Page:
Andrea Dwyer spoke with CURE® about the symposium and why it is important to raise global awareness around the increasing rate of early-age onset colorectal cancer.
Fight CRC hosted its virtual global symposium on June 11, to combat early-age onset colorectal cancer (EAO-CRC).
“People are showing up for the science, showing up for the information,” Andrea (Andi) Dwyer, advisor to Fight CRC Research and Patient Education and director of the Colorado Cancer Screening Program (CCSP) at the Colorado School of Public Health, said in an interview with CURE®. “The bigger thing is: How do we join in as an international community to really study this work together?”
Dwyer spoke about the need to raise global awareness around the increasing rate of EAO-CRC, and what patients can take away from initiatives like the virtual global symposium.
CURE: Can you discuss the need to raise more awareness around EAO-CRC, especially from a global standpoint?
Dwyer: So worldwide, particularly in developed countries, we see colorectal cancer on the rise. On some level, we're trying to understand if this is in its own right, a worldwide pandemic of the sort. What are the things that are causing this and what's happening? To give you an idea, in the U.S. alone, since the mid 1990s, colorectal cancer has basically increased by about 51% in those who are under age 50. Since that timeframe, we’ve seen a huge increase in the numbers.
It’s really unsettling on some level that we're seeing this rise and there's not anything that we can quickly and fully attribute it to. We've also seen incrementally people who are younger than age 55 that we have had an increase in about 2% per year. So, it's just getting worse on some level. And again, this is global. I mean, if you use the U.S. rates, that's also what we're seeing worldwide, particularly in developed countries.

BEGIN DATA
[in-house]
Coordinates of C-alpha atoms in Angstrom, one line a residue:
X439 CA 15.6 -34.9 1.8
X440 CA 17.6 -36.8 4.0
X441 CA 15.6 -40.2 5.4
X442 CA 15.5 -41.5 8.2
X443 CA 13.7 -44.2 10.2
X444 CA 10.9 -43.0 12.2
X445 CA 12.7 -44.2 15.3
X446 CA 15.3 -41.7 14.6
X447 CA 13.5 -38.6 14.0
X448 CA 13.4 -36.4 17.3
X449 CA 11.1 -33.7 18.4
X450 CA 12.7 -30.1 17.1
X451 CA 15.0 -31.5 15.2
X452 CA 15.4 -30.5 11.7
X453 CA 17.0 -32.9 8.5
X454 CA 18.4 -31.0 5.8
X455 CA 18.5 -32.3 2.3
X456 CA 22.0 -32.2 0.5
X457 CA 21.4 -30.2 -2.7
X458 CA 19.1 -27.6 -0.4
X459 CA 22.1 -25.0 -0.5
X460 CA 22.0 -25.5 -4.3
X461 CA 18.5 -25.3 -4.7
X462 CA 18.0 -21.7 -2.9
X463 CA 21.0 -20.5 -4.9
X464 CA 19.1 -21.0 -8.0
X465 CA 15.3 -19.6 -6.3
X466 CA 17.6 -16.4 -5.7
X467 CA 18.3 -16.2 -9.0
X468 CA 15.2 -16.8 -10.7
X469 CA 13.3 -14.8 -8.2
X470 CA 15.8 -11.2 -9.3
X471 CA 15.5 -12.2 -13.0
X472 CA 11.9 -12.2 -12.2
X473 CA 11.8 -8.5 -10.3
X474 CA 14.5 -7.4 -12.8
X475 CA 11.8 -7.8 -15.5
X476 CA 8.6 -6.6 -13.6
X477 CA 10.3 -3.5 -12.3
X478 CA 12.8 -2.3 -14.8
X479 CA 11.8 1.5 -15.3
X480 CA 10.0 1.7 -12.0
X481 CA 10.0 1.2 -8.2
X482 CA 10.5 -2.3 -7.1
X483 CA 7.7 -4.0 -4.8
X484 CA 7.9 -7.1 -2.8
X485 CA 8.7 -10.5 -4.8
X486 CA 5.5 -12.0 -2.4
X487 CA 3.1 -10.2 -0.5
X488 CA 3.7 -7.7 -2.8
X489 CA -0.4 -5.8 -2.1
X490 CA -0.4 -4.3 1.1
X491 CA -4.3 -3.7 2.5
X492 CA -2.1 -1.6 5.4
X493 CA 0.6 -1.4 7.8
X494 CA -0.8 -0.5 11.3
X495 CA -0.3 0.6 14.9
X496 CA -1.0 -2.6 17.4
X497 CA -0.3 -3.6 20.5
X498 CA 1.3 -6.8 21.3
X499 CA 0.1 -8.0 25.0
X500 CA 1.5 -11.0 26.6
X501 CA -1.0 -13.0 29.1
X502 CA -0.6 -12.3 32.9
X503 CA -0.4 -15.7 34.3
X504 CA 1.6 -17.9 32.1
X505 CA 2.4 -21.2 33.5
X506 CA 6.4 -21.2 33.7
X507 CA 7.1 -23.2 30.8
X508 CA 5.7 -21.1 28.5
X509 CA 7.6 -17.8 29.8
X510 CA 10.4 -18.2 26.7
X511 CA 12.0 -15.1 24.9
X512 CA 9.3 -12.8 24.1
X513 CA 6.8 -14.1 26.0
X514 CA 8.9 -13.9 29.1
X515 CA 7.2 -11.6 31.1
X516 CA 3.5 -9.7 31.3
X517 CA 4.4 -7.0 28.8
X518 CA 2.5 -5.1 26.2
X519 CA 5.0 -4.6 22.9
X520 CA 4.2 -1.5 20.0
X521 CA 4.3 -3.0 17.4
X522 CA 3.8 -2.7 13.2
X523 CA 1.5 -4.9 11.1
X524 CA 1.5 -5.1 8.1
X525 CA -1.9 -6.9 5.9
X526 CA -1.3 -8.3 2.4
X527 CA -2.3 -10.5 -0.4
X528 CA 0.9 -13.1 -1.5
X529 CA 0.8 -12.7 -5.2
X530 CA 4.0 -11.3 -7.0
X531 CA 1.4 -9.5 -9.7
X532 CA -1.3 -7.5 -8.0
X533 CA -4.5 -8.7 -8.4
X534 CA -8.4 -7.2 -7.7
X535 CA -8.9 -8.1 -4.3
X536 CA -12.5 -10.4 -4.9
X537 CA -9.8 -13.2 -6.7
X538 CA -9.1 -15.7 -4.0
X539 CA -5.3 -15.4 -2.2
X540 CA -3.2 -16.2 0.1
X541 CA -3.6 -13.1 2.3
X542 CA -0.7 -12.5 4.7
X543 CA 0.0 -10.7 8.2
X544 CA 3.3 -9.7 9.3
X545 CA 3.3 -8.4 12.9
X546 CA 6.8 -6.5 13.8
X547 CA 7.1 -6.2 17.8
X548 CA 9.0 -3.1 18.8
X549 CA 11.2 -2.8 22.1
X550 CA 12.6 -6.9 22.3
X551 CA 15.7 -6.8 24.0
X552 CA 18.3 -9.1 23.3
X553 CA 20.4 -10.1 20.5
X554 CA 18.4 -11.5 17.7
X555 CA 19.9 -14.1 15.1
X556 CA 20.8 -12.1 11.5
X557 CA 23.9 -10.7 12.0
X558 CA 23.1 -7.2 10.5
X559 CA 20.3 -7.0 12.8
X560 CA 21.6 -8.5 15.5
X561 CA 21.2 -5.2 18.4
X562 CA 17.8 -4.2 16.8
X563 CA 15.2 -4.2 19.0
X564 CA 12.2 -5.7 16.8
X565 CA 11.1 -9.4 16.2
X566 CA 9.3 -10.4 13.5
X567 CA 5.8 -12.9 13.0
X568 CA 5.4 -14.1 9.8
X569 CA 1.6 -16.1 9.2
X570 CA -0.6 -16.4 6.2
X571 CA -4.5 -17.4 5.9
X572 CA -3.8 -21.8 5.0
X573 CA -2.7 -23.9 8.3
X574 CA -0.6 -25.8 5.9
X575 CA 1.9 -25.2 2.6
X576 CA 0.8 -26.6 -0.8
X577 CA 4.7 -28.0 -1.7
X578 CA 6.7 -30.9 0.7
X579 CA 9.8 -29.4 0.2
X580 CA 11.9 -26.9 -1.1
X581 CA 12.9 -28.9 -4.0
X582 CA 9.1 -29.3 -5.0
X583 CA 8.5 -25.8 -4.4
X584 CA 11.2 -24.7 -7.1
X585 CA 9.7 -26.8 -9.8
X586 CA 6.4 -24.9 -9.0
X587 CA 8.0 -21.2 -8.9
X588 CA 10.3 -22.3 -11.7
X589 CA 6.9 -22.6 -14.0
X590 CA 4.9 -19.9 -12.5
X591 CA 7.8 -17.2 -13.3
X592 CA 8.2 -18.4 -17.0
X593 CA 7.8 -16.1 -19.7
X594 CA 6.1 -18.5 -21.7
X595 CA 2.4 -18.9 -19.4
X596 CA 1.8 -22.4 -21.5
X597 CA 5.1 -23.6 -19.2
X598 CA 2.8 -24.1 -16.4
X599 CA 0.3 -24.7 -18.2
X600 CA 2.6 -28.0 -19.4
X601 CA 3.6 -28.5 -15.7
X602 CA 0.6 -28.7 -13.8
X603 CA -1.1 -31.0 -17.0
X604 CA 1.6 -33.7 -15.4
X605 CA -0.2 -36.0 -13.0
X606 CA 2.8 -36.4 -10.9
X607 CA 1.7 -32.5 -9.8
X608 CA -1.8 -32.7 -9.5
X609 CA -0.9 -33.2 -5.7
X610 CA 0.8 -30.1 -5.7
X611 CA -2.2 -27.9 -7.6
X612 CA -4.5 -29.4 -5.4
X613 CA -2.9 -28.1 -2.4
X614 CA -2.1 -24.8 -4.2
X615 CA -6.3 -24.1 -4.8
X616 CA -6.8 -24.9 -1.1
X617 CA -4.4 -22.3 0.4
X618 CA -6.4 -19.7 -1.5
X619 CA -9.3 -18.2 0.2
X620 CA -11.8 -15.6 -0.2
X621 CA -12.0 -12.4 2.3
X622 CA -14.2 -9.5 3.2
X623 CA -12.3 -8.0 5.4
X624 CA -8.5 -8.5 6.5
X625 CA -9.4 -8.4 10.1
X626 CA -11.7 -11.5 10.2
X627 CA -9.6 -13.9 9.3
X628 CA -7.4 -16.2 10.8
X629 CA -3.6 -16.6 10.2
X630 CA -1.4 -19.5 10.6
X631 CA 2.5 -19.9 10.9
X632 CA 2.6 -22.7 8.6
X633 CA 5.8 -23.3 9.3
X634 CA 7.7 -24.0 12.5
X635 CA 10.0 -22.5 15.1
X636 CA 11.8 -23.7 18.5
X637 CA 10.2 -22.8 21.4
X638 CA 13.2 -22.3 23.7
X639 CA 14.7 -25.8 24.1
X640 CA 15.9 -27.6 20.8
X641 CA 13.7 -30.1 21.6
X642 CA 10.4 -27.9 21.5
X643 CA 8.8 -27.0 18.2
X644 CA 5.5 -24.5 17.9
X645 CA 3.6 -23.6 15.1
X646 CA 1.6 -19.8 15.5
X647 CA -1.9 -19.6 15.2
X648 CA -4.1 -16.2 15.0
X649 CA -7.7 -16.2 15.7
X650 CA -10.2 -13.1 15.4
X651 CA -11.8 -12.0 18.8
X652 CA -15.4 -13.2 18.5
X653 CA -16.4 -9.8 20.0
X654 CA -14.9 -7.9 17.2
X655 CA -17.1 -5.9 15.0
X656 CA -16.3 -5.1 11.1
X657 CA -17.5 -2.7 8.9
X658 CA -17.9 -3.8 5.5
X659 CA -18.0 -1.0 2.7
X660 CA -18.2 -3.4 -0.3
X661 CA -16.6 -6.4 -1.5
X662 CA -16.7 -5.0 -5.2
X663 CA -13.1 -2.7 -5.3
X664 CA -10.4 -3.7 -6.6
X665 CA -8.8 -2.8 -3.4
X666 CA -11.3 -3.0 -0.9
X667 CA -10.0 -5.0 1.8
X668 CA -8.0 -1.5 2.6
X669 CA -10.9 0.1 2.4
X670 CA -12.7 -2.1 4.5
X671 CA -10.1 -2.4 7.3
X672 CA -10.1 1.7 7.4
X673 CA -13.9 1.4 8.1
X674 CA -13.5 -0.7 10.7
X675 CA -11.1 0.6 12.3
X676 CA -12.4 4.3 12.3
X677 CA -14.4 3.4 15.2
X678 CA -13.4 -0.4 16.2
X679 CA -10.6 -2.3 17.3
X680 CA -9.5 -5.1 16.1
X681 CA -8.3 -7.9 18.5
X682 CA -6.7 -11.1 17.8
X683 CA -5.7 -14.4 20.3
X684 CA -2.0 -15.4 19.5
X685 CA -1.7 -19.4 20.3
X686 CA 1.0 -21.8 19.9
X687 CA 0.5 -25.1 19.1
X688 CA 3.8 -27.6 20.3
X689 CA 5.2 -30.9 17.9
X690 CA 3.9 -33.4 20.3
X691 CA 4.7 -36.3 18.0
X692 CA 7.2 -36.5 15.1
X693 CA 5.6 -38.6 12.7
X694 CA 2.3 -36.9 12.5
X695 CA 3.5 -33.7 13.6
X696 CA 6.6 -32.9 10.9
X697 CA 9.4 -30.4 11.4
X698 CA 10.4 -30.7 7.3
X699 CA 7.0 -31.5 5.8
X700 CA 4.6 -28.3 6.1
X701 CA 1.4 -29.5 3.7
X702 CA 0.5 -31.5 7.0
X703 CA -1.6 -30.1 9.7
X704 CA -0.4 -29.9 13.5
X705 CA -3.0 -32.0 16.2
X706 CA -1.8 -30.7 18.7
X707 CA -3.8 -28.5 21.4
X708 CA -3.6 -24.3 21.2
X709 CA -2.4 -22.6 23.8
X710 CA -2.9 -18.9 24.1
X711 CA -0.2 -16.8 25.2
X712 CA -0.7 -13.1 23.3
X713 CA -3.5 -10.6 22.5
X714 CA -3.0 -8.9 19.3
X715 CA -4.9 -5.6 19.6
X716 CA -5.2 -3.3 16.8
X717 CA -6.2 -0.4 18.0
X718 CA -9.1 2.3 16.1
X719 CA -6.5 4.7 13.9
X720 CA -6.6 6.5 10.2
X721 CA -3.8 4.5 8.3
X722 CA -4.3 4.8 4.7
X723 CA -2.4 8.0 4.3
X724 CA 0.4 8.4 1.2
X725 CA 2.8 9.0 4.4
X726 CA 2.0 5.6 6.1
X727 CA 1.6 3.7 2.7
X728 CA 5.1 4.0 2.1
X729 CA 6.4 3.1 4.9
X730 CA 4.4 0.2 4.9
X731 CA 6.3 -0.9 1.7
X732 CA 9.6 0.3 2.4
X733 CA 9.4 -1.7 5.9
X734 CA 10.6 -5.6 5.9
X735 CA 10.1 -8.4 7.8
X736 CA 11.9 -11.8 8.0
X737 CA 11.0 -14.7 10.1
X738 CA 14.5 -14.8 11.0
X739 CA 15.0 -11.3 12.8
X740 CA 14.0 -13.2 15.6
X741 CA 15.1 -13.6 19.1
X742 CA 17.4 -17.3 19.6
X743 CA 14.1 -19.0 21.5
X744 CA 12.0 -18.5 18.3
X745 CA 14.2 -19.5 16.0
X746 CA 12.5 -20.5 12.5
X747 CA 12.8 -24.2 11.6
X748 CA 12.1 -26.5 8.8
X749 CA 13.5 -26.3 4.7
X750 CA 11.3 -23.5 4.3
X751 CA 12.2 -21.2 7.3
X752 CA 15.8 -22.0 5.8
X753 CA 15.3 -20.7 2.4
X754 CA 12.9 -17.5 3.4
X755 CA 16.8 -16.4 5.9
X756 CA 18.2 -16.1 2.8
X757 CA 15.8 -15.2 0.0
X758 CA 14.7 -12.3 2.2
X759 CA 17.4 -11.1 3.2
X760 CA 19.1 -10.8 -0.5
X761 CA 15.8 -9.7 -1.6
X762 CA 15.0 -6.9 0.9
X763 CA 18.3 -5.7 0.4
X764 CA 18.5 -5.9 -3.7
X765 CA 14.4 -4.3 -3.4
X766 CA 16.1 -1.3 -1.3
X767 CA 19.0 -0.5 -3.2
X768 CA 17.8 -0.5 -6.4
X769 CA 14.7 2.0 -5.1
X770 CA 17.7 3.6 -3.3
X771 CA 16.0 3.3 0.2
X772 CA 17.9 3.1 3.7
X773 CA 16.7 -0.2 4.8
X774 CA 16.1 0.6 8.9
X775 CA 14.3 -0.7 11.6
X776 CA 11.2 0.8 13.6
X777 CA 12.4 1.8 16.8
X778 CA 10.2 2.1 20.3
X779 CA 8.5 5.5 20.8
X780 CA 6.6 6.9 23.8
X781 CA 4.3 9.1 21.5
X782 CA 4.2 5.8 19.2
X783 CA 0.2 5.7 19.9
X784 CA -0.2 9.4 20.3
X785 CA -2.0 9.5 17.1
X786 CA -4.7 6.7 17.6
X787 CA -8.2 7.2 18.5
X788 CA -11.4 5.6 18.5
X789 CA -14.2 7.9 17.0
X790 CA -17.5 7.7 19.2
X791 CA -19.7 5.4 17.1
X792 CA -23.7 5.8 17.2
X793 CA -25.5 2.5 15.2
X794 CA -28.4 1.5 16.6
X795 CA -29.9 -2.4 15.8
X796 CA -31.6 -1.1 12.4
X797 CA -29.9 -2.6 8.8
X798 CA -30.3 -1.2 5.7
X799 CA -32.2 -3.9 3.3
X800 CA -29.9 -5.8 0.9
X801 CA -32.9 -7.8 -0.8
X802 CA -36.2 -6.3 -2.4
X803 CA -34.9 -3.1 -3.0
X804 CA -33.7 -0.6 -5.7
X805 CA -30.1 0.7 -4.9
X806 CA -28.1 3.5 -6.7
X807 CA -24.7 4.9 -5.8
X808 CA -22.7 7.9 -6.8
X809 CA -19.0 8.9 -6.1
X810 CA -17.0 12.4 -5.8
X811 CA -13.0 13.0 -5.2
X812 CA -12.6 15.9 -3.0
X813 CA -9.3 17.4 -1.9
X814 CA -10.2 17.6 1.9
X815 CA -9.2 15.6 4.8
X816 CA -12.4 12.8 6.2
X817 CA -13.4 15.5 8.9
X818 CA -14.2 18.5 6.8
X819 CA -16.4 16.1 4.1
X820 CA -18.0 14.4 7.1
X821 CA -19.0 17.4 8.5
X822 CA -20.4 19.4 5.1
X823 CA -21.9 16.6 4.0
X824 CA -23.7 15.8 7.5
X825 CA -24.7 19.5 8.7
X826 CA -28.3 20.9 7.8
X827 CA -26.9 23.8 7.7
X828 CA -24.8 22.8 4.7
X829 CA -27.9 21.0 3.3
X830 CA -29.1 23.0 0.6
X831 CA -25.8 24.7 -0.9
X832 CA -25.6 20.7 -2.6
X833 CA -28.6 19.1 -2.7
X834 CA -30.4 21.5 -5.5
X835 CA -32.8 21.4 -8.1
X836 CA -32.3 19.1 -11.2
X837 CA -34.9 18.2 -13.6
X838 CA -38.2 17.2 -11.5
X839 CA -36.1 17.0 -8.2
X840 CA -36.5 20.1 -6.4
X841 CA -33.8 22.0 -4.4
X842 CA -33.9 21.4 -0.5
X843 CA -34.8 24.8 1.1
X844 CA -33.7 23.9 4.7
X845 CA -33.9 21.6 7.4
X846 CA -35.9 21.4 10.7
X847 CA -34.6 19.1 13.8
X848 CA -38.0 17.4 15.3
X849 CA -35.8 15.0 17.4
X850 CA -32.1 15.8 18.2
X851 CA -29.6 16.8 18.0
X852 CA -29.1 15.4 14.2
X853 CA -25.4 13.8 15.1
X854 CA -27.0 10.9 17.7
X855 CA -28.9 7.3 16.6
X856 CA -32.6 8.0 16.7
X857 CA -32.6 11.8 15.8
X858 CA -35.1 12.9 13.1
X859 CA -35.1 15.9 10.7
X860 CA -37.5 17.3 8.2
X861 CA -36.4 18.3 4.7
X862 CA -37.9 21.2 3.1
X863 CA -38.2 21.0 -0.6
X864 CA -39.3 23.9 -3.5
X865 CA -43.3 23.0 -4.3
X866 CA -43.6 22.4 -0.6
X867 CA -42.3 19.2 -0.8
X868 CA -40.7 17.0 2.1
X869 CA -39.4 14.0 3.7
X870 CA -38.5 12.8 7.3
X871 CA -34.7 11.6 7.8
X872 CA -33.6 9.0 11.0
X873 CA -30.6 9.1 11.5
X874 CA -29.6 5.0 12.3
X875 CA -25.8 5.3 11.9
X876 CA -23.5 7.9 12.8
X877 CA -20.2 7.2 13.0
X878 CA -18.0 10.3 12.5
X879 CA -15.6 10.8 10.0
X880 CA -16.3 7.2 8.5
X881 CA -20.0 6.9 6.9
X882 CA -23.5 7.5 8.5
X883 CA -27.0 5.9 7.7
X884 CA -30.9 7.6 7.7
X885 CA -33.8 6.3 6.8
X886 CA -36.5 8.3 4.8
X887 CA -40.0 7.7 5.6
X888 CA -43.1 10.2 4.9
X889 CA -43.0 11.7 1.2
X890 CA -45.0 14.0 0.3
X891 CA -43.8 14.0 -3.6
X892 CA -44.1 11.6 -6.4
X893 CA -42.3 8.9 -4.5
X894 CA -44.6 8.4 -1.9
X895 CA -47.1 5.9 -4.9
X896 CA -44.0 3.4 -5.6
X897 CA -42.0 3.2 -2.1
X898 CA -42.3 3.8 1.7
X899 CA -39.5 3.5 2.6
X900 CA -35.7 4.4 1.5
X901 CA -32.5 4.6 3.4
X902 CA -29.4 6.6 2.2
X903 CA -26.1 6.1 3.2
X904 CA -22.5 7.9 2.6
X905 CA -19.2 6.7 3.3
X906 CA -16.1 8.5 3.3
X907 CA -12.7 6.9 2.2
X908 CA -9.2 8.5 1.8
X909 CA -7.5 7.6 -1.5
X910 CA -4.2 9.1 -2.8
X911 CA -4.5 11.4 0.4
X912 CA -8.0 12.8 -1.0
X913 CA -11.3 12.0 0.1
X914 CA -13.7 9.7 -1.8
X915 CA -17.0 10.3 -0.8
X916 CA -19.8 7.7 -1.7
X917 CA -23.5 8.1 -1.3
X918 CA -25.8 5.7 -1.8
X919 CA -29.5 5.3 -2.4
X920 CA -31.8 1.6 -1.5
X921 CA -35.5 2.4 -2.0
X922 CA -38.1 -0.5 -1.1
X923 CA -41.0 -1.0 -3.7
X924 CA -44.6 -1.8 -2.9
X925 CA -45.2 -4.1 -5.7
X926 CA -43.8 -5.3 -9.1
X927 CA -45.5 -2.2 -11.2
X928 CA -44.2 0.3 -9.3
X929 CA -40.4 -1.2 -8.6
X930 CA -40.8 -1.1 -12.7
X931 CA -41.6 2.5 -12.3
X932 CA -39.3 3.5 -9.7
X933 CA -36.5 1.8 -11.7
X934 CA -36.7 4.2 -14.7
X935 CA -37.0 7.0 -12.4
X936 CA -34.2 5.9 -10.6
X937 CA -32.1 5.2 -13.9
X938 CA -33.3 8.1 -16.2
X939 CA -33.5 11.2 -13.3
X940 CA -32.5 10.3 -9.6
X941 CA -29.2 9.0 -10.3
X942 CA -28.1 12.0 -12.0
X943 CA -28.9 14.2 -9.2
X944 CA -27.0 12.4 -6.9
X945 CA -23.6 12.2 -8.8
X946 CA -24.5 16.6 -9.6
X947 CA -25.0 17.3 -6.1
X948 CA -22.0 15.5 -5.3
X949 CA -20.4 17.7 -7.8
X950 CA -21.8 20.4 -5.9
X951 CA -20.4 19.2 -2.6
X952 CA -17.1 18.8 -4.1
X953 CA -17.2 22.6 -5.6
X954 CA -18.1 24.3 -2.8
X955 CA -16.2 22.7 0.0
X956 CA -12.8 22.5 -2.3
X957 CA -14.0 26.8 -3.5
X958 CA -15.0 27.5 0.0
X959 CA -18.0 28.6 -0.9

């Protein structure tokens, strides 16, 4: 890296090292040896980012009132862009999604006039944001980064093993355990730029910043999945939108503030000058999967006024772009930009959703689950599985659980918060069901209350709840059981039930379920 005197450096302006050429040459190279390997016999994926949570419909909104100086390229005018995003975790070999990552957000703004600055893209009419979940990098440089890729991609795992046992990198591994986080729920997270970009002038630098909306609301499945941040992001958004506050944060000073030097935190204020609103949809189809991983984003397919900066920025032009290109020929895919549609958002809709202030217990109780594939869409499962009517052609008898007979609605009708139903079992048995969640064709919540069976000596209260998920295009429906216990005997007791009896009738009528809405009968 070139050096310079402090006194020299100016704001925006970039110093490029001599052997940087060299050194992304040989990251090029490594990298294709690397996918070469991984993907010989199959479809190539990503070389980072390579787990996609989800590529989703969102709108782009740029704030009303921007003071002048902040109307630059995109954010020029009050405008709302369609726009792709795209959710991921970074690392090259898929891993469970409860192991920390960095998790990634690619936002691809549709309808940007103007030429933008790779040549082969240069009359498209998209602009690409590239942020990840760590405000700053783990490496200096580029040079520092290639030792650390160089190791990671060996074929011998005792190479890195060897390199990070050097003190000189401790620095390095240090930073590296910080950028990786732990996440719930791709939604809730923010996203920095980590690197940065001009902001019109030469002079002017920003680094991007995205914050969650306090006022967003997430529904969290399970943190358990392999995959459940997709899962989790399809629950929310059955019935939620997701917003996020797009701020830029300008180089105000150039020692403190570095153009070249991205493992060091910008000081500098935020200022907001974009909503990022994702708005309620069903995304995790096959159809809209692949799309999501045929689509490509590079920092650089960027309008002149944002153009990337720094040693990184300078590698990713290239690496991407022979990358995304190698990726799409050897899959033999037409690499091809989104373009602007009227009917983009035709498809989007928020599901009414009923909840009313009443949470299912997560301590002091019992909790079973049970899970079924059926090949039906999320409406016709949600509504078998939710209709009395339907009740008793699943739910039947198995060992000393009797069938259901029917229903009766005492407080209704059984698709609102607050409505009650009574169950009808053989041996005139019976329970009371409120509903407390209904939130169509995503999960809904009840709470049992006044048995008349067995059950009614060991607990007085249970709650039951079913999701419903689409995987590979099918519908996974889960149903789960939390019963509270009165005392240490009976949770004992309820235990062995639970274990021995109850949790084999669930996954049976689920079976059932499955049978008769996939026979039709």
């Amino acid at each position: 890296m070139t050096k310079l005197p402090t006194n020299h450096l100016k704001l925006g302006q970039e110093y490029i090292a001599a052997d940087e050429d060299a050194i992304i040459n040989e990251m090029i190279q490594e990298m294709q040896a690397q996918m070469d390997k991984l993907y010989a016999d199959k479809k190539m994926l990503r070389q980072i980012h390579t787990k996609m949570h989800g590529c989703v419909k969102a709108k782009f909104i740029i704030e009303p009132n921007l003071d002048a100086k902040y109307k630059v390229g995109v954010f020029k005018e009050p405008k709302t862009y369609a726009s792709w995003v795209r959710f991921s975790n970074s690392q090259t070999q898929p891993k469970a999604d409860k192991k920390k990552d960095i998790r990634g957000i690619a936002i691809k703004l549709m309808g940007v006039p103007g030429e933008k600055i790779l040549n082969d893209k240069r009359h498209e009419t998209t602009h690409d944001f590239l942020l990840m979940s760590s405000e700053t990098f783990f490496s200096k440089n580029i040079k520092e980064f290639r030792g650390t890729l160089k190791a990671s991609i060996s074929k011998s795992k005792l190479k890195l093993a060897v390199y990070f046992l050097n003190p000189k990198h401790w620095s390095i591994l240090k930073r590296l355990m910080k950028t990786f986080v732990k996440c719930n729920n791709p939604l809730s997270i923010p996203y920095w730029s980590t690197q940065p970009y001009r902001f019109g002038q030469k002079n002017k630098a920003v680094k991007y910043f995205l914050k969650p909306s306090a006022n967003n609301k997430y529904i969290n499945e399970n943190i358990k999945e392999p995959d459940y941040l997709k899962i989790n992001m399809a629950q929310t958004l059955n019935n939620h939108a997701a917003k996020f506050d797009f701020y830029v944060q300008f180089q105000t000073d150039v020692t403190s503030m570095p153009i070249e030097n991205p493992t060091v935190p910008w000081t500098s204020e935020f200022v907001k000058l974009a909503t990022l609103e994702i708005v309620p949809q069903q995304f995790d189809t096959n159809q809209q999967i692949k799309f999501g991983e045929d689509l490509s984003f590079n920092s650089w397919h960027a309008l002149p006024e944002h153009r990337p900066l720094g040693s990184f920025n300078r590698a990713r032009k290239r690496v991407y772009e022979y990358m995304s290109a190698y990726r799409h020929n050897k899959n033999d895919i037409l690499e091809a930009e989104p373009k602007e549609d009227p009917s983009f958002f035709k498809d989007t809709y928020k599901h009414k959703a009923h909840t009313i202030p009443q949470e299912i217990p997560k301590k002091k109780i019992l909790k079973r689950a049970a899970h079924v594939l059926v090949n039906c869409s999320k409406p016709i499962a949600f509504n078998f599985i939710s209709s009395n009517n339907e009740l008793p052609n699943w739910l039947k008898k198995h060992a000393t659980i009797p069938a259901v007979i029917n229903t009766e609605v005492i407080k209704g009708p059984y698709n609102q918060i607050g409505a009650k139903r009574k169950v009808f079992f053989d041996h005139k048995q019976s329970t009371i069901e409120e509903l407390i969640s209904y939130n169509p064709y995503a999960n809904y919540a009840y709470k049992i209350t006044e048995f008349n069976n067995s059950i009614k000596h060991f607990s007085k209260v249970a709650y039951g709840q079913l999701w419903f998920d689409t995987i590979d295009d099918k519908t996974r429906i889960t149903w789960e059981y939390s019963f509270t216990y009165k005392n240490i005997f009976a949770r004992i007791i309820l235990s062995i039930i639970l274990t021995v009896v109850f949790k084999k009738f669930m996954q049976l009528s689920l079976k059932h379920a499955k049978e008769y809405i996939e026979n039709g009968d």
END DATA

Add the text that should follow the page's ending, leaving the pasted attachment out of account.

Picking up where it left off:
Can you tell us about the global symposium?
The meeting was really to pull in people and global leaders to talk about further advancing their research initiatives around understanding more about causation, etiology, as well as how do we manage from a public health, as well as a clinical standpoint? How do we manage care for these people around earlier detection, as well as understanding if there's anything different about their cancers from the average-risk population, which are people who are 50 and over?
What are you hoping is the key takeaway for patients and advocates?
Most advocates who came are either survivors who can share their stories. But unfortunately, people who came are also parents, siblings, spouses of people who've passed away. And I think that that's hard because they've lost people who are in the prime of their lives or maybe even didn't get to early adulthood.
Advocates came, on some level, because it’s cathartic to come to see something's being done about the work. Hearing this information, being able to share their story about why it's important. And then how do they become super activated folks to be able to share their story and help advocate towards policy and for research, as well as better health care opportunities. They’re the most effective and ignited group of people that we have to drive public and provider awareness, as well as for us to be on the ground to advocate because, you know, colorectal cancer in general, is something that people are advocating for, and we're pushing for curative therapies.
There's something even more emotional when people are really robbed of the best years and most of their life. This is a group that, when coupled with the information and data that they need, as well as their own stories in their own passion, they're the best advocates that we have on the ground.